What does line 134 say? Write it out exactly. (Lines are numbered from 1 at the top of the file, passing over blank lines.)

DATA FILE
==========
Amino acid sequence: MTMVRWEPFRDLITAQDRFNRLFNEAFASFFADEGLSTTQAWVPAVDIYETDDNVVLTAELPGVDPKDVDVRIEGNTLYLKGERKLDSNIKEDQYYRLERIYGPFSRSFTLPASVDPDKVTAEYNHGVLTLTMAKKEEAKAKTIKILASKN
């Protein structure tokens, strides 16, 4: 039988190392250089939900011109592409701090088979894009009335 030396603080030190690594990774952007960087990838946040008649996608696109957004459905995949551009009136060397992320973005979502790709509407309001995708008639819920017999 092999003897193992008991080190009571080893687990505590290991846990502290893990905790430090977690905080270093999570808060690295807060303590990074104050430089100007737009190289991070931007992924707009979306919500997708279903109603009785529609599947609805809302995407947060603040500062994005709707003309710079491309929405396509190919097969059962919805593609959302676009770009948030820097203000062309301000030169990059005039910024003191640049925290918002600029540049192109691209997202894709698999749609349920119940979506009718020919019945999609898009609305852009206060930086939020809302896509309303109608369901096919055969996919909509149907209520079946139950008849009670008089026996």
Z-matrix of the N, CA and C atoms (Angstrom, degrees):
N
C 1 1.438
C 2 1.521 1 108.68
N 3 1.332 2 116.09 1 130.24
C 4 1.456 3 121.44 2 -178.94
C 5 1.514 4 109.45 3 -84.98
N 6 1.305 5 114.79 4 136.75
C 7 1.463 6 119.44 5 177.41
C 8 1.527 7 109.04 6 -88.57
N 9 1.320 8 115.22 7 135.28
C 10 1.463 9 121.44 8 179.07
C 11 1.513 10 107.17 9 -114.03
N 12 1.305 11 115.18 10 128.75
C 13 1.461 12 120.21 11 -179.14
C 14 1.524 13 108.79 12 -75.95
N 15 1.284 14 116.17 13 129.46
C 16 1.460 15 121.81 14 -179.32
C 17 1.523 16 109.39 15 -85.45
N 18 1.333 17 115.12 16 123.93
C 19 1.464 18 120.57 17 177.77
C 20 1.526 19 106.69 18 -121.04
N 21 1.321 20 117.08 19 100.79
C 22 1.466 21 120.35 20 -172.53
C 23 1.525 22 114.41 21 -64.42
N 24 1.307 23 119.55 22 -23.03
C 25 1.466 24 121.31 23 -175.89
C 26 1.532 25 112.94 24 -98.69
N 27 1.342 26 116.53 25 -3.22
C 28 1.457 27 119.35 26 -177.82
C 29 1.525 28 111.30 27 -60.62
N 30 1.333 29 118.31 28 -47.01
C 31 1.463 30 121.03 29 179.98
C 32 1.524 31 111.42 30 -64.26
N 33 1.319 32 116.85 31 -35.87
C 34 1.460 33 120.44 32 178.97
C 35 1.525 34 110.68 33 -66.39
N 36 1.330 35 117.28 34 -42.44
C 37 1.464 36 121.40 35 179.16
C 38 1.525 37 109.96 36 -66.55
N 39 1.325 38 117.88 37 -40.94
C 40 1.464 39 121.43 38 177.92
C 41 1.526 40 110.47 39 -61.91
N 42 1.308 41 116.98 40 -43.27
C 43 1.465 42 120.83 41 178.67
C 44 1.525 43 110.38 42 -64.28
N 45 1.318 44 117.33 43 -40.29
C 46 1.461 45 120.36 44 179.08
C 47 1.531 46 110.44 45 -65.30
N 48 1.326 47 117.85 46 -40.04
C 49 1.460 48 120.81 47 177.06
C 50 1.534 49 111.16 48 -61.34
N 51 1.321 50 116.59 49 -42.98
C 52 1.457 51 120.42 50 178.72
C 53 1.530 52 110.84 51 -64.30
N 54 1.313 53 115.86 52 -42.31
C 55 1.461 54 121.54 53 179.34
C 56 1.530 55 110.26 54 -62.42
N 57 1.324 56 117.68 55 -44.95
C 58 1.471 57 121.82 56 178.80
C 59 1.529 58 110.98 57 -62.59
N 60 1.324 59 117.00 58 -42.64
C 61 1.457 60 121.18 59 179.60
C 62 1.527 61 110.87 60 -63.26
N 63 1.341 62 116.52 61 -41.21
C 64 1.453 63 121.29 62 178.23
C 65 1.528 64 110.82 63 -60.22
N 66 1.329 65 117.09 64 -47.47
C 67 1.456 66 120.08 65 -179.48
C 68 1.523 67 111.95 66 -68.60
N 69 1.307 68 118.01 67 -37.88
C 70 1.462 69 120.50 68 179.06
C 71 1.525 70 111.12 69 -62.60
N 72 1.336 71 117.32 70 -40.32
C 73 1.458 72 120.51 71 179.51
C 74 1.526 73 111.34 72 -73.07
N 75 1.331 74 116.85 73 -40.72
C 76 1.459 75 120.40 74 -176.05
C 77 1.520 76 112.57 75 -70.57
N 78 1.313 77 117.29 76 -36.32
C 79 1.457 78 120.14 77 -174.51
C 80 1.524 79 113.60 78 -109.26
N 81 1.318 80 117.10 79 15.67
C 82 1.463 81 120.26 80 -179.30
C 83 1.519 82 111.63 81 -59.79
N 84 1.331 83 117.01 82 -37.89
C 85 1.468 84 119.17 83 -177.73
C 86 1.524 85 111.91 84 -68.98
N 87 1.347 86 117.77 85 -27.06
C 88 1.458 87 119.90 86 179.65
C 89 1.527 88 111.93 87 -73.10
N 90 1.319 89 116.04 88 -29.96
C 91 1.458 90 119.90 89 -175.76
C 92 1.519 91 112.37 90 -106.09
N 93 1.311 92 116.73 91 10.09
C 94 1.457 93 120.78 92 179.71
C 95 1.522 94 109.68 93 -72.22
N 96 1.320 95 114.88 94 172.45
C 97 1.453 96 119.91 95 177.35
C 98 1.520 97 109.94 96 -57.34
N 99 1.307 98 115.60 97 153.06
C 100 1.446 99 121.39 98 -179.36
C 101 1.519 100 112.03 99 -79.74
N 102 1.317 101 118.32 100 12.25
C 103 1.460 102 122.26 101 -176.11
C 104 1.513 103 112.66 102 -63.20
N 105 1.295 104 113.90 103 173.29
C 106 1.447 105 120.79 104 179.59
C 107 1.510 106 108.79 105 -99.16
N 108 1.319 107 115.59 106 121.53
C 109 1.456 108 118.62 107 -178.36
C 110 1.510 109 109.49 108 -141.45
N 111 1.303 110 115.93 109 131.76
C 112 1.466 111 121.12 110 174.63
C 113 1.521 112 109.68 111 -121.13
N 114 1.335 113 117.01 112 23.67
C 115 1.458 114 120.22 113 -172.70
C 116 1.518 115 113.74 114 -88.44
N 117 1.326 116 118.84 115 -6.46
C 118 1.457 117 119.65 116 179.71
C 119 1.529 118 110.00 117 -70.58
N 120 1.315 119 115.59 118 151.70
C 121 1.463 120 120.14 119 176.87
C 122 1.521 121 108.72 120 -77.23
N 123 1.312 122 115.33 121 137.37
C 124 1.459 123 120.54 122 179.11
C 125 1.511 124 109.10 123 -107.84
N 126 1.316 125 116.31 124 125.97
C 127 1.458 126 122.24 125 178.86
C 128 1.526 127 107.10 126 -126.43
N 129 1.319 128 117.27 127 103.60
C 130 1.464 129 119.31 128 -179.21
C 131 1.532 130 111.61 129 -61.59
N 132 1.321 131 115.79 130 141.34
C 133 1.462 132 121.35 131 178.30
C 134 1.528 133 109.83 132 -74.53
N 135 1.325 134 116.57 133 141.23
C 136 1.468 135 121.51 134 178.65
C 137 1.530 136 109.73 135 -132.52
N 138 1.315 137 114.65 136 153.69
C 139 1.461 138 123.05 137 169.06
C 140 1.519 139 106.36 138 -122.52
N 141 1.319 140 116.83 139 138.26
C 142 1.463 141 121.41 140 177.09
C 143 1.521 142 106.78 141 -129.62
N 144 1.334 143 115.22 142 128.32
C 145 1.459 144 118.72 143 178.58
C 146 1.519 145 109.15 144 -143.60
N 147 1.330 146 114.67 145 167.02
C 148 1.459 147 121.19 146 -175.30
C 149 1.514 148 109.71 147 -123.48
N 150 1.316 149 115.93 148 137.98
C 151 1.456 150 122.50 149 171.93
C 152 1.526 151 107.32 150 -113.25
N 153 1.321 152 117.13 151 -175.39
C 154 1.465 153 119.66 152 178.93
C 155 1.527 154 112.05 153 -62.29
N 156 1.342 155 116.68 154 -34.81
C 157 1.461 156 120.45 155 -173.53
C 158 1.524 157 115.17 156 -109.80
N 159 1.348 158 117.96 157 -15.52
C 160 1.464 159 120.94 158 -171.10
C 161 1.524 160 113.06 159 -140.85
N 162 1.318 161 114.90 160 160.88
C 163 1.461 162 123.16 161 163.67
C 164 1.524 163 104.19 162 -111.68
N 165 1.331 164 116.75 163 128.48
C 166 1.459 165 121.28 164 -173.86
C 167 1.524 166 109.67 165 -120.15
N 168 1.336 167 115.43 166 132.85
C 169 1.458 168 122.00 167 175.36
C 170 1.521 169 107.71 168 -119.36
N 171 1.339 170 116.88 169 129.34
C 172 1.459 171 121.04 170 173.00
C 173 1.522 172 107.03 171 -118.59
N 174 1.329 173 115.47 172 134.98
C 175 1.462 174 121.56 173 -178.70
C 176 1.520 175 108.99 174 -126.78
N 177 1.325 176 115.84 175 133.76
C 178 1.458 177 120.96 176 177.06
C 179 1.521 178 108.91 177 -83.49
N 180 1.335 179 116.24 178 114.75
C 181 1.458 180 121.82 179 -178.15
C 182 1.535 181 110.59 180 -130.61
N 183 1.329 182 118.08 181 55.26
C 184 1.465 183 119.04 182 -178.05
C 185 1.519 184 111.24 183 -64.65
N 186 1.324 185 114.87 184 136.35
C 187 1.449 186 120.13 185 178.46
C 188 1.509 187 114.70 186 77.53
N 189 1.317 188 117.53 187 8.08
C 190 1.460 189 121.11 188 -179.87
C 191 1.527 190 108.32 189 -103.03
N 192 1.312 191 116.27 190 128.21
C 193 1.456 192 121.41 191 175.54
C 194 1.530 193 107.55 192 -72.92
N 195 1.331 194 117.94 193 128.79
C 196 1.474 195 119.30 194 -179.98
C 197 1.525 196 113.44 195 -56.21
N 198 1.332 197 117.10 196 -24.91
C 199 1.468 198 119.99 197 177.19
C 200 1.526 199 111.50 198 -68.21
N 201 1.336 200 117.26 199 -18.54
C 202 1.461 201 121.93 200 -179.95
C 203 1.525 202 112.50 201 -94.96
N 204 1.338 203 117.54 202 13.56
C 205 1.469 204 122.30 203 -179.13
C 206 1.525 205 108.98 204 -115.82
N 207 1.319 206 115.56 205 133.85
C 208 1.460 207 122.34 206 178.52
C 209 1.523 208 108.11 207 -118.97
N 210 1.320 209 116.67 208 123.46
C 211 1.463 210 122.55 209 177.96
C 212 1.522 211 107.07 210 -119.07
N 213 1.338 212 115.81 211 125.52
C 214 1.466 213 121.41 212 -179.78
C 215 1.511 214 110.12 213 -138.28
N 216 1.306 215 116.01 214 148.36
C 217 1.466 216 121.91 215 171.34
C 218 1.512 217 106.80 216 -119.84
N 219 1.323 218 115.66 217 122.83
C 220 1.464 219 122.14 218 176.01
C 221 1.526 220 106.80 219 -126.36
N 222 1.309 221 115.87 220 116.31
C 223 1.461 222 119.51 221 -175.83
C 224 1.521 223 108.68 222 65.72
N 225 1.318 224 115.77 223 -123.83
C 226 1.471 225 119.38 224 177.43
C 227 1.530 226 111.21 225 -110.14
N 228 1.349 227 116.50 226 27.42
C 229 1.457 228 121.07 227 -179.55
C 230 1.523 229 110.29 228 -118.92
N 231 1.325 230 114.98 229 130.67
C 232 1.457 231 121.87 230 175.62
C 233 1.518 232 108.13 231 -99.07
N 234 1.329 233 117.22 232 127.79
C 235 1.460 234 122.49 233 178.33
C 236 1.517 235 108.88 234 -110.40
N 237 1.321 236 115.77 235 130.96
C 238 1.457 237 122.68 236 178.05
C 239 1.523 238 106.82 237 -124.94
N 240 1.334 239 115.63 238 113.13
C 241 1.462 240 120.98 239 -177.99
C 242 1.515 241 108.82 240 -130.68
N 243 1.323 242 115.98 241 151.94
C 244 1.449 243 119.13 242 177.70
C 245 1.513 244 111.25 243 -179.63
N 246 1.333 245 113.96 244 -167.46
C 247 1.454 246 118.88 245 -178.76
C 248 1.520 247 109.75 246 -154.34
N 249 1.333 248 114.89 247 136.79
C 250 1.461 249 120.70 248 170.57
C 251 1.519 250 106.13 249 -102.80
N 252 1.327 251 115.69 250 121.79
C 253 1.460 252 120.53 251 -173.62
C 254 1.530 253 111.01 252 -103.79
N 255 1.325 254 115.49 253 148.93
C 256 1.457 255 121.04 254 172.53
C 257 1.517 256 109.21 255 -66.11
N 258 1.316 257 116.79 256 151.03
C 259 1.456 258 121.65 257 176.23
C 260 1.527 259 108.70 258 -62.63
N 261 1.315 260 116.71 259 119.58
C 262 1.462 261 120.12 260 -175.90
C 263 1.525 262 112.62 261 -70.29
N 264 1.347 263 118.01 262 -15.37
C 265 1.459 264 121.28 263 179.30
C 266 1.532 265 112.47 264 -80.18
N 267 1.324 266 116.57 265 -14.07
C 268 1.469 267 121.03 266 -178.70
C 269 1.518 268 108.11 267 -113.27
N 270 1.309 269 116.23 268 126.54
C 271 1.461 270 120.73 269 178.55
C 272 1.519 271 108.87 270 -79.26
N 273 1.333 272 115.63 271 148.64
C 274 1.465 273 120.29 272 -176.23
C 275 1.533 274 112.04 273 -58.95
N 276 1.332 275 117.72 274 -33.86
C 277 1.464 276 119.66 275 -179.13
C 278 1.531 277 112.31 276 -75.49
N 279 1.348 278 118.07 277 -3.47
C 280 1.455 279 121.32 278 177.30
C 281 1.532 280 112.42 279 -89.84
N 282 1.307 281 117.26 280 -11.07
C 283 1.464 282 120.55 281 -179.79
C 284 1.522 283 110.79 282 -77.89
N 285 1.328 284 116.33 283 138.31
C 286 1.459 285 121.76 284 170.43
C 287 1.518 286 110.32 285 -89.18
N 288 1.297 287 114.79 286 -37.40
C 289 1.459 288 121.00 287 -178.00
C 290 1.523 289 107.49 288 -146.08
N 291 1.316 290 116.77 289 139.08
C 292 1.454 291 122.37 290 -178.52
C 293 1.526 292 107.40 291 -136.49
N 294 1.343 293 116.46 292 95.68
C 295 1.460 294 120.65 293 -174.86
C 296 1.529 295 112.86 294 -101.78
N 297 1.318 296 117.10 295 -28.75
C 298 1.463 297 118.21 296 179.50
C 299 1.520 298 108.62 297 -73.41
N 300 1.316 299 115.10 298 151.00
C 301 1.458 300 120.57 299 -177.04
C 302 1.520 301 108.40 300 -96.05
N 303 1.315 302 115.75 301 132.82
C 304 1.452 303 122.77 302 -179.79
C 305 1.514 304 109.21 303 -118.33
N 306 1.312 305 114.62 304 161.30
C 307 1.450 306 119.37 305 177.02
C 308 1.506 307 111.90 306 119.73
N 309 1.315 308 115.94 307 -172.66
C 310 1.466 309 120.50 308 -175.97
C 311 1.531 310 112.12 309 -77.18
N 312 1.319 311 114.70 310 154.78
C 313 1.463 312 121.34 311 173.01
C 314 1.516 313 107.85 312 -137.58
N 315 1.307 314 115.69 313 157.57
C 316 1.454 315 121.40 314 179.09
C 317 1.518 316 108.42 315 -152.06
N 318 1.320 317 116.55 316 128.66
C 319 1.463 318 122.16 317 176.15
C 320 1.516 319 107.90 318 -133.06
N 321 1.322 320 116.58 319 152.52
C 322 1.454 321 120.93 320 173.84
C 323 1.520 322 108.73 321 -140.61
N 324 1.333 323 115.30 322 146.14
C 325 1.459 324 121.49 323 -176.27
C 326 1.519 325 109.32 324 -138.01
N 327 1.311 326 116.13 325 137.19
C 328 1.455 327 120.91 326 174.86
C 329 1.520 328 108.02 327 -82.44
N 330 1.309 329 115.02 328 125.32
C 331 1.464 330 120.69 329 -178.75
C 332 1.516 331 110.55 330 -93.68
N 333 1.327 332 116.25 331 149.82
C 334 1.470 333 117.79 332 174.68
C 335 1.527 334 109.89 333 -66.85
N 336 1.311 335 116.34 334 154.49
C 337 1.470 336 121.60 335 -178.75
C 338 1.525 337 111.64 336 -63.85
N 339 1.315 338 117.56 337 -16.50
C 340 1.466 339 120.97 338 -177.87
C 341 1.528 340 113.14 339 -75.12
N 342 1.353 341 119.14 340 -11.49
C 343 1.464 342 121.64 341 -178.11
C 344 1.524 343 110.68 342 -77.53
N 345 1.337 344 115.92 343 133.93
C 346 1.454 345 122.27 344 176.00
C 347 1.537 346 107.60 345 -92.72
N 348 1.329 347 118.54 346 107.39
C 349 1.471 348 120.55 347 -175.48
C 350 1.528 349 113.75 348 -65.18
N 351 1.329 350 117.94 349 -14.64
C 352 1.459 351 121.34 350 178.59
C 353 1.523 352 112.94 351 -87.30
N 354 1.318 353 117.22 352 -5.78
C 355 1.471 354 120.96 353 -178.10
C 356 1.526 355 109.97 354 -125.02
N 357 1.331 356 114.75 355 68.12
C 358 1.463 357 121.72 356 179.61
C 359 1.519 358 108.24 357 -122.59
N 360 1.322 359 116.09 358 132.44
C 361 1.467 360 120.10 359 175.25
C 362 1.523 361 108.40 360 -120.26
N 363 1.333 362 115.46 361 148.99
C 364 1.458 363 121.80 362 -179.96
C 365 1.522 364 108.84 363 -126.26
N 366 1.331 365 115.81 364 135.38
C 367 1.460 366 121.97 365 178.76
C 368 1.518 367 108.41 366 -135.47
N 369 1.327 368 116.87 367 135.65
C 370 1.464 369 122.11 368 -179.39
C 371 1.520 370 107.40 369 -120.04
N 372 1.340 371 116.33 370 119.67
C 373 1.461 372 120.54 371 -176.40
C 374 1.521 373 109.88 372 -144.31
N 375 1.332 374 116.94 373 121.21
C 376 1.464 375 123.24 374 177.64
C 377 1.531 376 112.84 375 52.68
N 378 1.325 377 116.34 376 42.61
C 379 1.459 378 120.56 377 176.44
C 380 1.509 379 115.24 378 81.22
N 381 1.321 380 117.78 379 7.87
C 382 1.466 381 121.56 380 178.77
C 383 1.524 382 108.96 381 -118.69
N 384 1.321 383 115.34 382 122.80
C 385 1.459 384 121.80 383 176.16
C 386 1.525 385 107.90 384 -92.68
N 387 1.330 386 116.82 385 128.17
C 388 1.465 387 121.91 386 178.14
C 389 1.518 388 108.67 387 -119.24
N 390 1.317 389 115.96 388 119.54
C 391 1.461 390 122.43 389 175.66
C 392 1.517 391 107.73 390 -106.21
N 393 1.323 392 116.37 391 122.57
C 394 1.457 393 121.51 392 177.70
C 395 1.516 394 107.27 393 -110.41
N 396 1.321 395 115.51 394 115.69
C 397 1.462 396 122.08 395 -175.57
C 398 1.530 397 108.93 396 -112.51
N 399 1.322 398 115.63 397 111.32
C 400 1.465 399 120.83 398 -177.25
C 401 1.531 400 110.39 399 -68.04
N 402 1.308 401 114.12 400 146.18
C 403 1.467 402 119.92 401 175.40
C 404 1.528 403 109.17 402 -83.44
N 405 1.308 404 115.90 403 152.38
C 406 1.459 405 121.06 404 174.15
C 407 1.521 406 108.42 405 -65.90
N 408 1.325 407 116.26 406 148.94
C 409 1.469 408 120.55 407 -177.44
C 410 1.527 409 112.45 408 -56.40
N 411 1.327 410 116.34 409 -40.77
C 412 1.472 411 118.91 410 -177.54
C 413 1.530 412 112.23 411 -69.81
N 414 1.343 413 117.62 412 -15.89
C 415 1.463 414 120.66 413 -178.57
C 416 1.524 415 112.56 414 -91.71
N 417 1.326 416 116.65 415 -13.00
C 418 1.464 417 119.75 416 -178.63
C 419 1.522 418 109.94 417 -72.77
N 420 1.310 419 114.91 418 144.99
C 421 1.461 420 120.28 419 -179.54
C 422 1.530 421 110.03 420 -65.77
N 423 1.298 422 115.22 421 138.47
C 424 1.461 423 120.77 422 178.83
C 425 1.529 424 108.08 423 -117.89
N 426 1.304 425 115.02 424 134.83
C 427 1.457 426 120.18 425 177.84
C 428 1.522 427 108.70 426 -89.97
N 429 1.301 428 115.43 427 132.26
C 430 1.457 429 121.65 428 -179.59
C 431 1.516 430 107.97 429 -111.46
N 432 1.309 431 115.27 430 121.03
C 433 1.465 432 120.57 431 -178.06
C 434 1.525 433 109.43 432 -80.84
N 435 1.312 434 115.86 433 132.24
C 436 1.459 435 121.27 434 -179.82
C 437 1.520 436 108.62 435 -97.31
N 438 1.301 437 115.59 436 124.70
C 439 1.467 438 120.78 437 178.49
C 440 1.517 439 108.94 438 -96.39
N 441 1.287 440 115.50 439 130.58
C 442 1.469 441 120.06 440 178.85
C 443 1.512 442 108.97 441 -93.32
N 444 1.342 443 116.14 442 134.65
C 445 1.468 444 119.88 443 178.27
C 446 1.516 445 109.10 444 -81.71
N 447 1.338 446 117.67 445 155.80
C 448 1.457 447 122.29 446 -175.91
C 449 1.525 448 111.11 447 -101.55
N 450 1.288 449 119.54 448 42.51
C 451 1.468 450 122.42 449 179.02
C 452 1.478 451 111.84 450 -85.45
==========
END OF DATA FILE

C 130 1.464 129 119.31 128 -179.21